I don’t advocate that we all work from nine to five and then refuse to think about work in the evenings and on the weekends. Far from it! Instead, I advocate taking plenty of breaks from work, which makes us healthier and more productive.

How can we make it easier to take restful breaks from work? How do we stop our work from preoccupying our minds? The key is to accept this one fact:

There will always be more work.

At the end of a work session, there might be things you didn’t get to. You might have many unread emails. You could try to stem the tide by working longer hours, but that’s not sustainable.

Instead, try this:

  • Do your work in order of importance. If you find yourself wanting to do more than you can each day, it helps to complete your most important tasks first. That way, the leftover tasks that you don’t get to aren’t the ones that you’ll regret not having done.
  • Institute a shutdown ritual. If you work fixed hours, you can create a five-minute ritual at the end of your work day that lets your brain and your body know that it’s time to relax. It doesn’t have to be anything spiritual!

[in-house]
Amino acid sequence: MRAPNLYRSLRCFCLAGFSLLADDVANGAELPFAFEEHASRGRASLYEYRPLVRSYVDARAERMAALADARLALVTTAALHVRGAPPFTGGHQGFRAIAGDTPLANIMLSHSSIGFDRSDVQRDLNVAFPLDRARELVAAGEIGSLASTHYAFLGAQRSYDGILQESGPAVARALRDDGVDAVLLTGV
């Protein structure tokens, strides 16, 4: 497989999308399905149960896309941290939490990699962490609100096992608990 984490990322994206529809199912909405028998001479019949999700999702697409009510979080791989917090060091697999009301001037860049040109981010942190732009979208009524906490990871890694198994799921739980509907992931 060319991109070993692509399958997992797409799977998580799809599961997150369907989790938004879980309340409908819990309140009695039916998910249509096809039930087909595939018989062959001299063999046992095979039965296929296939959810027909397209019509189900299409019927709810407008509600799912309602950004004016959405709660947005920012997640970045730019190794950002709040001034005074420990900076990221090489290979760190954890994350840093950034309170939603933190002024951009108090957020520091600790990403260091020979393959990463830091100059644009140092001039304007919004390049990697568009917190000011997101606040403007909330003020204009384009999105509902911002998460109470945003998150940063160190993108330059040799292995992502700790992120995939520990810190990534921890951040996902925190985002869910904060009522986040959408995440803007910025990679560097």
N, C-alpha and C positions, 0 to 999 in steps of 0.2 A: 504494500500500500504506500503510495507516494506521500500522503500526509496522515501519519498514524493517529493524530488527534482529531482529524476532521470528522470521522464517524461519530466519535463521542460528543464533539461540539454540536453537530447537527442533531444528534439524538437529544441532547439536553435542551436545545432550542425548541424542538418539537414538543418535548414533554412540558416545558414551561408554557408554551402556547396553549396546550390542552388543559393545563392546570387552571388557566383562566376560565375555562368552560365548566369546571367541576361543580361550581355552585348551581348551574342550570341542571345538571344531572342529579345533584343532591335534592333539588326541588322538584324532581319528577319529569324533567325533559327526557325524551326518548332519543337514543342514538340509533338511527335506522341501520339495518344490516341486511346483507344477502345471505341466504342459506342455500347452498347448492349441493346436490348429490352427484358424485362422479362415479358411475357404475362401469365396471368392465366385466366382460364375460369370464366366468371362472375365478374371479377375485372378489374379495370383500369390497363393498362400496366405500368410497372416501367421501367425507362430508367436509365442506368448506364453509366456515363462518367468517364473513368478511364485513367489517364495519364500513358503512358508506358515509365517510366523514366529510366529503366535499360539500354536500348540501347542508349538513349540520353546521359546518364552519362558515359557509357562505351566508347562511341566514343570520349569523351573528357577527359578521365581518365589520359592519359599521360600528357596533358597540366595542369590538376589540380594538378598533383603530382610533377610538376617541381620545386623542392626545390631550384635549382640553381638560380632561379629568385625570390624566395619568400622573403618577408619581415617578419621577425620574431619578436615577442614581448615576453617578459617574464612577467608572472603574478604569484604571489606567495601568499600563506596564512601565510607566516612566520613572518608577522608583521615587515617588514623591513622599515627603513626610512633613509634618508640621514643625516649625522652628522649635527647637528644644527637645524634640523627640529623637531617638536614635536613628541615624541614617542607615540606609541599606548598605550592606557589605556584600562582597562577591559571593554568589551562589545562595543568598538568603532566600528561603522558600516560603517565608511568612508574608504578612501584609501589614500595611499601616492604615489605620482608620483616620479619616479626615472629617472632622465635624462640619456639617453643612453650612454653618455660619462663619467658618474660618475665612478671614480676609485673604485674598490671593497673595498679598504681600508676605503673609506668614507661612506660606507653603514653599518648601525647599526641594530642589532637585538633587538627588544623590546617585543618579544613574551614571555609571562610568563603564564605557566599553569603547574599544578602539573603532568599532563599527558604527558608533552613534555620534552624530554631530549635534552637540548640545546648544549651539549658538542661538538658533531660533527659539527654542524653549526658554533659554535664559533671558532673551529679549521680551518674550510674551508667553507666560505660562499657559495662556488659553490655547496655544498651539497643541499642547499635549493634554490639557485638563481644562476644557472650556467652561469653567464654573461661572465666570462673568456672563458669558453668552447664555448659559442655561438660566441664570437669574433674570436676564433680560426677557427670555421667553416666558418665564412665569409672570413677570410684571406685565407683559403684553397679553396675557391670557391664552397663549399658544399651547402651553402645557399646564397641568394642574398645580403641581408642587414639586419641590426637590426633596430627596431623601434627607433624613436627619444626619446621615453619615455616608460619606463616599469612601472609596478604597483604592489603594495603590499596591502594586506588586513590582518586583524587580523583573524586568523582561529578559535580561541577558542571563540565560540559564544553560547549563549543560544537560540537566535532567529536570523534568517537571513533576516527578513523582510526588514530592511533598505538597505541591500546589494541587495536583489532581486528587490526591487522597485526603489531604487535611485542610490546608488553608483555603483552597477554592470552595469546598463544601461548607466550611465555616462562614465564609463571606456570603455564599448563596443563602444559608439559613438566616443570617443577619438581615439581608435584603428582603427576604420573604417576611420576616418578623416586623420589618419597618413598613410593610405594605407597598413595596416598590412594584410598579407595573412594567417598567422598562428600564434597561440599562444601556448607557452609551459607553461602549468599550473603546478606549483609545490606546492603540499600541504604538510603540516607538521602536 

• Take stock of what you did do. Reframe the situation from a negative one (what you didn’t get to) to a positive one (what you did get to). It will remind you of what you’re proud to have accomplished.

It takes effort to internalize the fact that there will always be more work. But the closer you get, the healthier your relationship with your work will be.

Yours,

— Peter

“How much should I save?”

A calculator, notebook, pen, and some dollar bills.

Let’s say you want to save enough money so that you don’t have to work anymore for the remainder of your life.

Wouldn’t that be nice?

If that’s your goal, and if you invest your savings well, here’s how many years you can expect to have to work:

Savings percentage (of your net income)Years until financial independence
566
1051
1543
2037
2532
3028
3525
4022
4519
5017
5514.5
6012.5
6510.5
708.5
757
805.5
854
90Less than three
95Less than two

(Table and calculations courtesy of Mr. Money Mustache in “The Shockingly Simple Math Behind Early Retirement”.)

There are details and assumptions and we can talk about those if you’d like. But the big picture is this:

If you save 50% of your net paycheck every month, you can expect to have to work only 17 years instead of the usual four decades or so.

I mean, work is great: it can give your life purpose, it can make you feel proud, it can be quite social, and it can be your way of contributing to society.